In this way, the future never seems to arrive because it has already been borrowed and spent. However, I also think that this is what makes a genre like cyberpunk dystopia so appropriate as a postmodern genre, and we should remember that cyberpunk (which is what K-Punk stands for) was central to Mark’s thinking, Blade Runner in particular, which he wrote about substantially. I still really love his writing on cyberpunk and theory fiction from his doctoral thesis, ‘Flatline Constructs’. But one of the reasons why I think dystopia is so appropriate is because it allows us to think the future, but based on the idea of an alienated becoming, as opposed to a more utopian teleology. Through critical dystopias, we’re allowed to think the future, but only in terms of what went completely wrong in the present. It takes on the form of external reflection (in the Hegelian sense), that allows us to grasp our ethical injunctions for the present: what do we need to accomplish today in order to ensure that we don’t experience this lost future. I think that something of this sort is what Žižek means when he talks about the “courage of hopelessness,” and in a way that is quite different from someone like Donna Haraway who advocates merely “staying with the present,” without recourse to any kind of futurism. No! We have to remain haunted by the lost and alienated future, represented in our popular culture and elsewhere, in order to better deal with present crises in the most emancipatory way possible.

Fisher once talked about a form of social power that leads to a sense of ontological inferiority which articulates as follows: a sense that "one is not the kind of person who can fulfill roles that are earmarked for the dominant group". As he argued, "for some time now, one of the most successful tactics of the ruling class has been responsibilization." How can the rebuilding of class consciousness against this wave of responsibilization be formed?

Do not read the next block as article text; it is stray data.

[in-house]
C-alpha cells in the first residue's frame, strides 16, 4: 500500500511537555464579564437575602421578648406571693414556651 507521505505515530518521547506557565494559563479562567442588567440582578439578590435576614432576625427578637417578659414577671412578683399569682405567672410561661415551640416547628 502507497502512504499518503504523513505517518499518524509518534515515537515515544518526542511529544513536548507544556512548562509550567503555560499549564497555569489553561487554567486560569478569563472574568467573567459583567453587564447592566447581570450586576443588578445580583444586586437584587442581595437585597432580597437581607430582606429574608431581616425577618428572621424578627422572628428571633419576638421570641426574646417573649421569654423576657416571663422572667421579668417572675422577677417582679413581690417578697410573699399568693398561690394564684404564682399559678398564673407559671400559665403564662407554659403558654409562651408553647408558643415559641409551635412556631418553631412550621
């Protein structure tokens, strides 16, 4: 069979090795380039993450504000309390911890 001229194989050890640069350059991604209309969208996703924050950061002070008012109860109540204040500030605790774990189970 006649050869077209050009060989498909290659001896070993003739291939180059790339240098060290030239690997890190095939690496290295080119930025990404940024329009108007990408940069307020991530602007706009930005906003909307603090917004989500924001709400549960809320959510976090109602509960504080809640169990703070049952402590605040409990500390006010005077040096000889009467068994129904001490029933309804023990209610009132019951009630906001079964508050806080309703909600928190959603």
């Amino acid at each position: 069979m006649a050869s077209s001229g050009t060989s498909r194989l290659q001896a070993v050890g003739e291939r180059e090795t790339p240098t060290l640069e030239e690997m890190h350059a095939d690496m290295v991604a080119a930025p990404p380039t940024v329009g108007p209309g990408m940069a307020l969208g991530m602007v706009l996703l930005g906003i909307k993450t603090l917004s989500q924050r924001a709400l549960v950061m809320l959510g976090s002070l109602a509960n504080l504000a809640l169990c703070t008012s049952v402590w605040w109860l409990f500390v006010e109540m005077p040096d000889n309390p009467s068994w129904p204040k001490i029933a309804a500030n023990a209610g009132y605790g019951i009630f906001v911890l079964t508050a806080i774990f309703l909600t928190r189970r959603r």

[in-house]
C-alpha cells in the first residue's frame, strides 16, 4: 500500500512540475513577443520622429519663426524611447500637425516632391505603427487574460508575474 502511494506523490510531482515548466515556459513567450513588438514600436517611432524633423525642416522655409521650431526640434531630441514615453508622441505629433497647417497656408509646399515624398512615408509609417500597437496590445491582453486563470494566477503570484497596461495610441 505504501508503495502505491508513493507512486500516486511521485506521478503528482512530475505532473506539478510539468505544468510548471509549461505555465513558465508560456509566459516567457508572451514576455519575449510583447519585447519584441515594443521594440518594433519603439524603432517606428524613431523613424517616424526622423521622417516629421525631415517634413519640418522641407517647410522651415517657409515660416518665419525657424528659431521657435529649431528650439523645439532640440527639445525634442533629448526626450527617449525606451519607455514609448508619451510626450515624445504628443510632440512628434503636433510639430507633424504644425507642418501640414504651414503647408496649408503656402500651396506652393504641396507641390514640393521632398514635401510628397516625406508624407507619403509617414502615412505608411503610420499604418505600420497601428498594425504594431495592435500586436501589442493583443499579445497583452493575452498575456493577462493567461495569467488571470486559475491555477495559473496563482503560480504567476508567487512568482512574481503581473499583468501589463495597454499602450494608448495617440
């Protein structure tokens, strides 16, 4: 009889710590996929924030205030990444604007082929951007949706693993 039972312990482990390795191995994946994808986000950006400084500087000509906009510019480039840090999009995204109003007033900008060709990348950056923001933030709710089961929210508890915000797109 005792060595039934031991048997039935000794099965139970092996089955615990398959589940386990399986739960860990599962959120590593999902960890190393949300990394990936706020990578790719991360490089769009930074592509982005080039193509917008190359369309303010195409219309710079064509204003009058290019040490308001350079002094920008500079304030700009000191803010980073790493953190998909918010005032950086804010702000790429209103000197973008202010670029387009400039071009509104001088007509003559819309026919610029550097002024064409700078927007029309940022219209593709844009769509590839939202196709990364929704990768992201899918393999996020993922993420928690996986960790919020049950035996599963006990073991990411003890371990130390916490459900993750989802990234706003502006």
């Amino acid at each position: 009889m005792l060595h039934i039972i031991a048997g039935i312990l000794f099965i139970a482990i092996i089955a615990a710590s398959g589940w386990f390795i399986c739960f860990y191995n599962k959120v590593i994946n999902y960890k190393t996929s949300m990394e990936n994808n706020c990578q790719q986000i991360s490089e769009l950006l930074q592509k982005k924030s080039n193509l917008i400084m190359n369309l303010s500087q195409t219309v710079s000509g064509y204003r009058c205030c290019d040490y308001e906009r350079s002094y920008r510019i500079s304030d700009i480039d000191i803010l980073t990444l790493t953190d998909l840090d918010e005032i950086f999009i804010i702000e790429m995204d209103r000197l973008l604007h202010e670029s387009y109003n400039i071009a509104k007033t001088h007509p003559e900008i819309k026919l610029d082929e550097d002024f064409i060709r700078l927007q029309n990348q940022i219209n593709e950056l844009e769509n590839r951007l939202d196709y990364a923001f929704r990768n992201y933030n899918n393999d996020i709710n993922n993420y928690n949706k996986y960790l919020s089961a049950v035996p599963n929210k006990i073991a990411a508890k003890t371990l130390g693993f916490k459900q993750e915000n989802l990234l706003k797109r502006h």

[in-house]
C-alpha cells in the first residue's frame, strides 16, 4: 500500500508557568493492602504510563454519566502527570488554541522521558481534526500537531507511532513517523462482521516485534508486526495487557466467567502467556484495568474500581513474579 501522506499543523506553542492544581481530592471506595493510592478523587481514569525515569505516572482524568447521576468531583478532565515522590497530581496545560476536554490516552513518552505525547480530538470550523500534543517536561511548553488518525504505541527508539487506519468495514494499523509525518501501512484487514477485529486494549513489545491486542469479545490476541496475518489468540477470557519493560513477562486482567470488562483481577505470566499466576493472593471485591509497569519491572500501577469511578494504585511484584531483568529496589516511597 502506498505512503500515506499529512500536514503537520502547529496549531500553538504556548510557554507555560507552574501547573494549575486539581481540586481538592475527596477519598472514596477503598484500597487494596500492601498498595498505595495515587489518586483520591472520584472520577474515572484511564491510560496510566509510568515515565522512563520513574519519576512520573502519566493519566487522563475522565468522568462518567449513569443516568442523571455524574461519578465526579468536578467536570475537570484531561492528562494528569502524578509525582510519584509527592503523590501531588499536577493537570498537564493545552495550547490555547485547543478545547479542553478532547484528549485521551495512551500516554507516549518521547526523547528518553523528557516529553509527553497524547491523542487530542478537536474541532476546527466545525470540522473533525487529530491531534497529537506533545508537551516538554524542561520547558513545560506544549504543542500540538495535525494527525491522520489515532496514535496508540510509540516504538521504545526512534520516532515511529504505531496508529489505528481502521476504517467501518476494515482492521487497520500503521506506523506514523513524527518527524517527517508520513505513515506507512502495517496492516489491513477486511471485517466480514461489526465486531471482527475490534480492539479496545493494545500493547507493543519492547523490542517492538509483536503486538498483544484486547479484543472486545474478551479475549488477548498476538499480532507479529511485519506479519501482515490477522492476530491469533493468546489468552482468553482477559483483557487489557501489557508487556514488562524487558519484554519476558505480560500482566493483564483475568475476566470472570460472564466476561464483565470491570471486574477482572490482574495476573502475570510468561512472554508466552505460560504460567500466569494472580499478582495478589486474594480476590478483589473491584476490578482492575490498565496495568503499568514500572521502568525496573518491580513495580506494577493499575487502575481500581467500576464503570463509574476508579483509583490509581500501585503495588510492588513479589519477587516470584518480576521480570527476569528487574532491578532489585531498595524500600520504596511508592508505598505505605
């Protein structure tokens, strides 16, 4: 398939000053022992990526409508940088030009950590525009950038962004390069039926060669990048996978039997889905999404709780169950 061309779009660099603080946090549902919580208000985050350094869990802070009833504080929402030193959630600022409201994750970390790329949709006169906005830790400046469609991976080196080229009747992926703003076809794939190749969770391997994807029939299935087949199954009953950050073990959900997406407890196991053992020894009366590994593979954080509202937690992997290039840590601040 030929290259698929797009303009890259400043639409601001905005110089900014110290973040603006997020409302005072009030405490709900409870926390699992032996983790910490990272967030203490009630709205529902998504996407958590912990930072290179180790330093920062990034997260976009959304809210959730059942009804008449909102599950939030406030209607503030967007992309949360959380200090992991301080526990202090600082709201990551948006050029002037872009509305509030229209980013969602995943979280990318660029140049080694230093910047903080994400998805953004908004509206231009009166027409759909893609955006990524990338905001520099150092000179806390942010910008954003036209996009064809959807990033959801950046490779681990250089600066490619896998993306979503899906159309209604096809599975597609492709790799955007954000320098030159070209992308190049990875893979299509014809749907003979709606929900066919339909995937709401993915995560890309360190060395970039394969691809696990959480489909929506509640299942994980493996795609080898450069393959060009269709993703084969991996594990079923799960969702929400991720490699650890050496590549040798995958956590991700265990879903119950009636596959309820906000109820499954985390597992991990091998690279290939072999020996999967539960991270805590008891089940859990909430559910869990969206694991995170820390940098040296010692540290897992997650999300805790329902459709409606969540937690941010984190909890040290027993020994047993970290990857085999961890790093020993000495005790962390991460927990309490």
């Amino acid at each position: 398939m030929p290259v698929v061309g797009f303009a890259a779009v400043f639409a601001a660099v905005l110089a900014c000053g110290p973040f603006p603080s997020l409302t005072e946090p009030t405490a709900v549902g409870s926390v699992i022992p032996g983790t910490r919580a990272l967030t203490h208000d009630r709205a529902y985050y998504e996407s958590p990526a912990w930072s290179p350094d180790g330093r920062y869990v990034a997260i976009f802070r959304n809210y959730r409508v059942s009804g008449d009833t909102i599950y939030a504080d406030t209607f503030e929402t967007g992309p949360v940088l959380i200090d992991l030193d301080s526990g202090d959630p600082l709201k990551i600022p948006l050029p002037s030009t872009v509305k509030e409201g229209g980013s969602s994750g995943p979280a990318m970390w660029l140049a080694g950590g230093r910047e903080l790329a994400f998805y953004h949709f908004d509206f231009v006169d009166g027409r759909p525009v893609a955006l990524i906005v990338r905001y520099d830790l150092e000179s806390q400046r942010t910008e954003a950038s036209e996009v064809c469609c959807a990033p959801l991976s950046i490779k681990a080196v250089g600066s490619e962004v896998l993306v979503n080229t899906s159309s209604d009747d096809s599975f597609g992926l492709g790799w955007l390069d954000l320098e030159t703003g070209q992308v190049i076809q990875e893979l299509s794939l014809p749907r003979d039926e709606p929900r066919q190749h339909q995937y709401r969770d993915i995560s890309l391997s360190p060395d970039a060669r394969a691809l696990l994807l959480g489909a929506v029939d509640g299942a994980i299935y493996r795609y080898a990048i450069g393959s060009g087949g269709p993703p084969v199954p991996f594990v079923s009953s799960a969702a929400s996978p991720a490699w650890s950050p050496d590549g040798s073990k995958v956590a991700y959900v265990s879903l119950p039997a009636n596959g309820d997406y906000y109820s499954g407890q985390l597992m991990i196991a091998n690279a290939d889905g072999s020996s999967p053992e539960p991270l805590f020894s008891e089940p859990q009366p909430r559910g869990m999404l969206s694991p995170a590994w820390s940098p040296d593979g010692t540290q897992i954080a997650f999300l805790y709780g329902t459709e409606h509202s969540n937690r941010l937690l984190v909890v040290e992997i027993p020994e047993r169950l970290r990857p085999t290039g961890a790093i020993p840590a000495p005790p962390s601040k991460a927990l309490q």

That’s a very difficult question, but one of the things I’ve always appreciated about Mark’s writing is that he’s stuck to the idea of building an authentic class consciousness. The rhetoric about responsibilization, I think, is tied to a neoliberal-individualist ethic that tries to download social and political problems, flaws, and deficiencies onto individuals. As Mark wrote about substantially, it’s in this way that we can see the kinds of anxiety disorders and depression that are endemic to a culture built on neoliberal values. “Society doesn’t exist,” right? So if that’s the case, individuals have to see themselves merely as little businesses of one, as human capital, as little entrepreneurs-of-the-self. In his famous “Vampire Castle” essay – one of my favorite pieces of his writing; I think that article gets represented poorly because it’s actually being read through the lens of neoliberal individualism and particularism. When he talks about building a class consciousness, there’s a sense that what he’s trying to say – and which theorists like Žižek, Todd McGowan, and Anna Kornbluh (with her notion of the order of forms), or even Jodi Dean (in some ways, with her conception of the “comrade”) – is that we too often cling to our individualist or particularist identities because of the neoliberal imperative towards self-assertion, the management of one’s self or reputation. Instead of downloading responsibility onto individuals or onto particular groups, what we need is to think in much more universal terms. Emancipation is universal or it is nothing. At the same time, we can’t simply demand universality; it has a real material basis in the existing contradictions of capitalism. That’s why it’s false to simply say we need more “unity.” In order to understand the flaws of the current system, and why it devolves into particularist disputes, we need to look at the ways that the class struggle is itself subjectivized in society today. This is why for me, and I think for Mark, too, it’s not enough to be simply “anti-capitalist.” This is what I really appreciate about his last project on “Acid Communism,” or what Aaron Bastani and others have called “fully automated luxury communism.” Although I disagree with some of the rhetoric, and I’m not fully convinced about deploying the term communism as a project, as opposed to naming an ethic that seeks universal and material emancipation from relations of exploitation, I think that the best way to build a universalist emancipatory project is by naming an emancipatory concept that we’re not merely against but which we are fighting for. To quote Star Wars, we’re not going to win by fighting what we hate but by saving what we love. This means, again, that rather than sticking to our particularist and individualist struggles, we need to think again in terms of big projects to build society. If “society doesn’t exist,” then it’s our job to build it!